RK- “That sounds really cool! I was wondering if you do most of the songwriting in The Design?”

KR- “It depends. It’s a collaborative effort. Some songs I wrote on guitar like, “Don’t Stop Loving Me” and “Scream”, they are ideas I brought to the band. “Burn” started with Bryan on drums, Michael came up with a riff, and I recorded it on my iPhone. I went home and shaped the lyrics and melody. For the song “It All Goes On Without You”, it was formed around a riff and then we laid down the chord structure.

I learned in school that design doesn’t just come from you. It comes from a collaboration and since everyone in the band has a different background, it helps make the music unique. My influences are David Bowie and Queen, Mike is into punk rock, Bryan is into Rush, The Cure and The Police, while Keith is all over the map and loves jazz.”

RK- “I have to ask: How many pairs of shoes do you have?”

KR- (Laughs, then thinks for a moment) “It’s probably around 30. My favourites are Jeffrey Campbell’s. They look cool, they’re comfortable, and they grab your attention. They are visual art.”

RK- “What is the most interesting gig you’ve ever had?”

KR- “There was a wedding gig that the band had in Jackson Hole, Wyoming. The groom was a producer from MTV and we were playing in this giant field, right at the foot of the Teton Mountains. We were half way through the set, and everyone stopped to watch the sunset. It was so beautiful and the crowd was so happy and into it. It felt cool to be a part of that experience.”

RK- “Since you are well on your way to superstardom, are there any behind the scenes tips that you would like to share with other Coolgrrrls that are out there trying to make it?”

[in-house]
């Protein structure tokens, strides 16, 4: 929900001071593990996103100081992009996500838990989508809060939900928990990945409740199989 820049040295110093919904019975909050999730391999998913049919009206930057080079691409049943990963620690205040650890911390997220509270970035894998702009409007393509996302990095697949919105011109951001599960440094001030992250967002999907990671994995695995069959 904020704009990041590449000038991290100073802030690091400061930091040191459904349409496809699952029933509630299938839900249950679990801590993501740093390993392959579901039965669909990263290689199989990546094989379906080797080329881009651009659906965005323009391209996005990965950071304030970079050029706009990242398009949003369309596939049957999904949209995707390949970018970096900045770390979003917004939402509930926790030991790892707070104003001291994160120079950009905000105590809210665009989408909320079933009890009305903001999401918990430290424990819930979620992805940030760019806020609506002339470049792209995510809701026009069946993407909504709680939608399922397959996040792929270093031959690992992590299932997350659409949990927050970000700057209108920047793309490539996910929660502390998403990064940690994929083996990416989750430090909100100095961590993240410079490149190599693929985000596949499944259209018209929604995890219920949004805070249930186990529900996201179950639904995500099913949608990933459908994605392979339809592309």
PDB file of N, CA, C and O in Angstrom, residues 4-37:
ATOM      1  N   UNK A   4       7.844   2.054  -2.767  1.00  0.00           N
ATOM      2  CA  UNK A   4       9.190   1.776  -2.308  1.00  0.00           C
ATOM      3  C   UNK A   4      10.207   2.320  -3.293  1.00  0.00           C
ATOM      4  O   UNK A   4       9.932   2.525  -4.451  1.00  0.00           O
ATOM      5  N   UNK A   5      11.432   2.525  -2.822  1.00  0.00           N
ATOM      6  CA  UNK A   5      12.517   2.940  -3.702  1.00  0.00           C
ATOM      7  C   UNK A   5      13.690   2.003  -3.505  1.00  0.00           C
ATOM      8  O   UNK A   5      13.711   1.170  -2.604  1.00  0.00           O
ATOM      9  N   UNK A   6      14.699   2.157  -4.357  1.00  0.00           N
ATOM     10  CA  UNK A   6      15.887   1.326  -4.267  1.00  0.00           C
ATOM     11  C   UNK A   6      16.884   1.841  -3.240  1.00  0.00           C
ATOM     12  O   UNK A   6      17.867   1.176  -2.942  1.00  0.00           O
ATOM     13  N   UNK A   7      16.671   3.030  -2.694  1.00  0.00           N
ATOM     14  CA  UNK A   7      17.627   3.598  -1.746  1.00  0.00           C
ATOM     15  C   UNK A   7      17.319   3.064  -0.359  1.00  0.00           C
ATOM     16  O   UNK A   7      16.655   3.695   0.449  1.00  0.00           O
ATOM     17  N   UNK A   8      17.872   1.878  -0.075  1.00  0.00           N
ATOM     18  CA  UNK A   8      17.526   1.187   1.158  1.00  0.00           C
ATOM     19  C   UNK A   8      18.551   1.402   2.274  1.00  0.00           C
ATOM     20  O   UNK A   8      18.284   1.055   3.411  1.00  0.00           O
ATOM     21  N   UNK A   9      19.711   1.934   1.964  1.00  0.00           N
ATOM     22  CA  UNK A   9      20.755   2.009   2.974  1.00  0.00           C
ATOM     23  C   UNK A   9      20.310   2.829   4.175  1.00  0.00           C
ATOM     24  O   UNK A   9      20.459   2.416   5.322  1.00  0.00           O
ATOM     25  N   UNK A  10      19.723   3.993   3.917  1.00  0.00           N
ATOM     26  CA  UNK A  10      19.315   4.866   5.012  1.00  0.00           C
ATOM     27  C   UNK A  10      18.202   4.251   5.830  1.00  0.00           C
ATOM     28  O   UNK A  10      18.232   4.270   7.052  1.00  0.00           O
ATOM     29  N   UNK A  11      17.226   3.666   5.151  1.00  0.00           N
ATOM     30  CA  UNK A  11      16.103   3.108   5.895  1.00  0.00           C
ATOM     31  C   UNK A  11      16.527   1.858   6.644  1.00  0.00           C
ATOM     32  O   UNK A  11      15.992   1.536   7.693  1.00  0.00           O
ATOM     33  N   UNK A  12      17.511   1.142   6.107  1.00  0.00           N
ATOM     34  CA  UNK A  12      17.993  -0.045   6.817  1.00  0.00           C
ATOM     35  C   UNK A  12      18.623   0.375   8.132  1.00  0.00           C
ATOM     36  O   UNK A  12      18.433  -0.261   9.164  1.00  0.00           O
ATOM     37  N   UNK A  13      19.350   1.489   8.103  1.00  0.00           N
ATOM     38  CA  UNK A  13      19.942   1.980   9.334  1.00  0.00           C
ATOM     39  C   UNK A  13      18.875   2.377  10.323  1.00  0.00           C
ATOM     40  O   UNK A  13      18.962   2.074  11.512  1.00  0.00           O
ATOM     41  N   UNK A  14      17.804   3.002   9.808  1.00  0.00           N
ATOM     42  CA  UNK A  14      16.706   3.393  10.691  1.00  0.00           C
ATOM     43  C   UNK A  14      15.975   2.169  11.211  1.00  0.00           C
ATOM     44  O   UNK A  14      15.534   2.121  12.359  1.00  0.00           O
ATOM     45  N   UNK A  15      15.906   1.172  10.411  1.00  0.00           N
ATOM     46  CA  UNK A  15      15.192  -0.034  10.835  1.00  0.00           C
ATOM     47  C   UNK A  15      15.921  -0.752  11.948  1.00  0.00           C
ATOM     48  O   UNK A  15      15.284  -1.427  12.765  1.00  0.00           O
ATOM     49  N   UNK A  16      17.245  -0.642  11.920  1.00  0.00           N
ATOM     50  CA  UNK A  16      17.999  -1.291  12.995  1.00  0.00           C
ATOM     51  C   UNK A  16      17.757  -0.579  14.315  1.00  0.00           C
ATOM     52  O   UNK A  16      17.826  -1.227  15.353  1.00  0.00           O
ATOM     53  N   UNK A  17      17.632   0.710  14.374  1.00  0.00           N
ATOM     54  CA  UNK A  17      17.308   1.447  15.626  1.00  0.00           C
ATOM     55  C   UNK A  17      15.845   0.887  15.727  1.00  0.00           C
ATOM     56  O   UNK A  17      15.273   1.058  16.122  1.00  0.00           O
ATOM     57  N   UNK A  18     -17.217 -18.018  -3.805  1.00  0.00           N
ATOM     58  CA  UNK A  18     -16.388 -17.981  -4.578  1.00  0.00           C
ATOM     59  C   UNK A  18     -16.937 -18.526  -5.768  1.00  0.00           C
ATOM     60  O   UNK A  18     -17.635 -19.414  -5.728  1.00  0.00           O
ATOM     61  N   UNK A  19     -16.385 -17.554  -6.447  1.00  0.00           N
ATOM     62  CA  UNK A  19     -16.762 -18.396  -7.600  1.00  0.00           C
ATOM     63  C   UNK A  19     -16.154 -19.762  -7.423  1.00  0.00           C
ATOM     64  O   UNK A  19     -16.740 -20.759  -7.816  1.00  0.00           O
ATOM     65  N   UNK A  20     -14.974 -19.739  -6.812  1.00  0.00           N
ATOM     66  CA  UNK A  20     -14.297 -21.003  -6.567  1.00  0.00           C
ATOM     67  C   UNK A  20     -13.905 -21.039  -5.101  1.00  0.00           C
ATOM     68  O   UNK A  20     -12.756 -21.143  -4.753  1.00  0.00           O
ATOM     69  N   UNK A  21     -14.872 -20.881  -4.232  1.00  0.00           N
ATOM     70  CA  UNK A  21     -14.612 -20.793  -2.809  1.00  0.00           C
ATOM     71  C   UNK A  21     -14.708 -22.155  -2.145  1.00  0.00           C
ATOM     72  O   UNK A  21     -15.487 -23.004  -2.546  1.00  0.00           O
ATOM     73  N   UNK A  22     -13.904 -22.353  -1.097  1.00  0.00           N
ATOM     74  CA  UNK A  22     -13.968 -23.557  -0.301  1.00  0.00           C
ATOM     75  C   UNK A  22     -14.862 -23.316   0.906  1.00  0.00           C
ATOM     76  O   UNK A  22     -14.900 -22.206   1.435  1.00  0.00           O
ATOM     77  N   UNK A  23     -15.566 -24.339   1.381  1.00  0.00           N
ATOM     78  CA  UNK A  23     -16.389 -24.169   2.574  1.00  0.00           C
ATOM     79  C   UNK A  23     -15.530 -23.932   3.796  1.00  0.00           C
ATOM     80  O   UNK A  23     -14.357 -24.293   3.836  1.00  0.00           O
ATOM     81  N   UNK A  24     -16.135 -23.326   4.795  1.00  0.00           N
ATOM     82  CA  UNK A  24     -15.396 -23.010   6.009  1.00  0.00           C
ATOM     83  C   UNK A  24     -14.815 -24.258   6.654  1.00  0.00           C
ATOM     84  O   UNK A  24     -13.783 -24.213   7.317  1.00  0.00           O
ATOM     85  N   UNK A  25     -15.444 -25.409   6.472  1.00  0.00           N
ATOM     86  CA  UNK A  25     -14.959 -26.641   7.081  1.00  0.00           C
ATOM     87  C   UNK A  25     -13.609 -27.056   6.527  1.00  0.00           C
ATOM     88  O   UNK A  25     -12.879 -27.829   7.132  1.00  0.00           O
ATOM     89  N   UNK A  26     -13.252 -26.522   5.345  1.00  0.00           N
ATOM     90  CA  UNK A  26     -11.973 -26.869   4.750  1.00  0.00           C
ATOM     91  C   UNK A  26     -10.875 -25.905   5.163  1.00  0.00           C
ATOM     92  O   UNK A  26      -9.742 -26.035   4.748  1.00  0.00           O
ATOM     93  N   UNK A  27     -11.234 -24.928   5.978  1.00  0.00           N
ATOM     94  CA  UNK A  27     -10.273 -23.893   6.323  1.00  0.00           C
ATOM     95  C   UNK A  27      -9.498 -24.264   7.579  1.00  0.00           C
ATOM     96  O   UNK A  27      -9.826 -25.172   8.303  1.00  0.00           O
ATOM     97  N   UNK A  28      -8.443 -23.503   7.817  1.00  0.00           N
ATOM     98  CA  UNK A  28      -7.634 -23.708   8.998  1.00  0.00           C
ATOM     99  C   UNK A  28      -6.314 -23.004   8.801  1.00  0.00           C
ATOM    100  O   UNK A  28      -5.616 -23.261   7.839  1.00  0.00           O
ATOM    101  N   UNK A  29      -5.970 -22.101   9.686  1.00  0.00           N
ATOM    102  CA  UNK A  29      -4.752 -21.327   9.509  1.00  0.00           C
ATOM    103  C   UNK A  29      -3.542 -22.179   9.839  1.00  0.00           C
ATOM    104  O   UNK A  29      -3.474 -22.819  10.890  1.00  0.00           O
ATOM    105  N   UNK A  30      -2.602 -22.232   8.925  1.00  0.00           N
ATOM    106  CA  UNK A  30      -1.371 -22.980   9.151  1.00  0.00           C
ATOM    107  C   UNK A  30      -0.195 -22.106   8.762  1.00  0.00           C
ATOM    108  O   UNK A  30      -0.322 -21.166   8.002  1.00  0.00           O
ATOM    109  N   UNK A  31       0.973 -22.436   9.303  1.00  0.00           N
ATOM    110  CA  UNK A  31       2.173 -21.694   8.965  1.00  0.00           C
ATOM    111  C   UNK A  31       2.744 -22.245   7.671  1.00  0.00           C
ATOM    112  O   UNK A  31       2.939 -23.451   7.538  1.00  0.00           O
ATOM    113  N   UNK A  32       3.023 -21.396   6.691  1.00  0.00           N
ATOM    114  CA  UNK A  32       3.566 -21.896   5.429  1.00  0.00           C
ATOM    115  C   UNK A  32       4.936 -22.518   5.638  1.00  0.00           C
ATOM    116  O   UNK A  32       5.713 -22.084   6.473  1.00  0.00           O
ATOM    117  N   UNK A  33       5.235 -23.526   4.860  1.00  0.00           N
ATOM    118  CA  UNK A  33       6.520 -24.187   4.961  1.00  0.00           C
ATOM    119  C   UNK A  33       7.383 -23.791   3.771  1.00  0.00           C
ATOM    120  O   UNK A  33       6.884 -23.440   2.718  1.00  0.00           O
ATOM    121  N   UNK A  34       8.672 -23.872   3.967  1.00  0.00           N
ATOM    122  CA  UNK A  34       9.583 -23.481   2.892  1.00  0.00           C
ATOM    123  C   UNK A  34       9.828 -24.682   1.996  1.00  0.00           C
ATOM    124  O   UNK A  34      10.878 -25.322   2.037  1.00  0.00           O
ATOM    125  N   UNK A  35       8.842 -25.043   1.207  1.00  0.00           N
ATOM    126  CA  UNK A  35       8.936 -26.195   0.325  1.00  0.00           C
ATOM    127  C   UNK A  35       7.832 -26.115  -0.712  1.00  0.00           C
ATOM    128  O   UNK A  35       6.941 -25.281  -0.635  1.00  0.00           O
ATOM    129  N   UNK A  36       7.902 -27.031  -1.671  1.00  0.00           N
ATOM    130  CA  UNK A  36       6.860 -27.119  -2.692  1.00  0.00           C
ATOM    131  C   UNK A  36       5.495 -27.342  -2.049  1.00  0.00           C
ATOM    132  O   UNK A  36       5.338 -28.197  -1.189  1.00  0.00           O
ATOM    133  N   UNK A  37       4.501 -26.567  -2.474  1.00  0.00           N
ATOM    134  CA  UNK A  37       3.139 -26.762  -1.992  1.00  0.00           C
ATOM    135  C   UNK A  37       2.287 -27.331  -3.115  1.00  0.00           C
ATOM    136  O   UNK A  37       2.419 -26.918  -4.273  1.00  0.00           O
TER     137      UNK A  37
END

KR- “For sure!

Number 1: Promote yourself like no one else is promoting you. Hand out fliers and do everything you can to get yourself out there. Don’t just let someone else handle it.

Number 2: Be professional. You are in the public eye and you never know who is watching you. The way you dress can also get you noticed, so make sure that you are dressed for the part.

Number 3: Be humble. Play every show like it’s your best show. There is no small show, so be appreciative whether there are 20 people in the audience or 20,000.

Number 4: Reach out and connect with fans. Eye contact is so important and it makes a difference. Connect yourself to your audience before and after the show. Respect your fans and be courteous. Let the audience leave with a piece of you. Meeting and greeting fans helps establish your fan base, and leaves them with a positive impression.”

Kat definitely left me with a positive impression. I stayed for their full set, and Kat graciously let me take some pictures. During the show, she wasn’t afraid to take her own advice, as she ran into the audience, incorporating them into her show. She mentioned how much she loved Tim Burton, and during one point, threw silly string onto the crowd. The highlight was when she bursted out singing the first few bars of the American anthem (hitting every note perfectly, I might add), and then immediately rocked into “Young America”. The crowd went wild and she had the whole room under her spell. 

I strongly encourage going to see The Design. Kat’s showmanship exceeded all my expectations. I have a feeling that world domination is right around the corner, and I’m pretty sure that Kat has a funky pair of platform heels stashed for just the occasion.

Rebecca Kane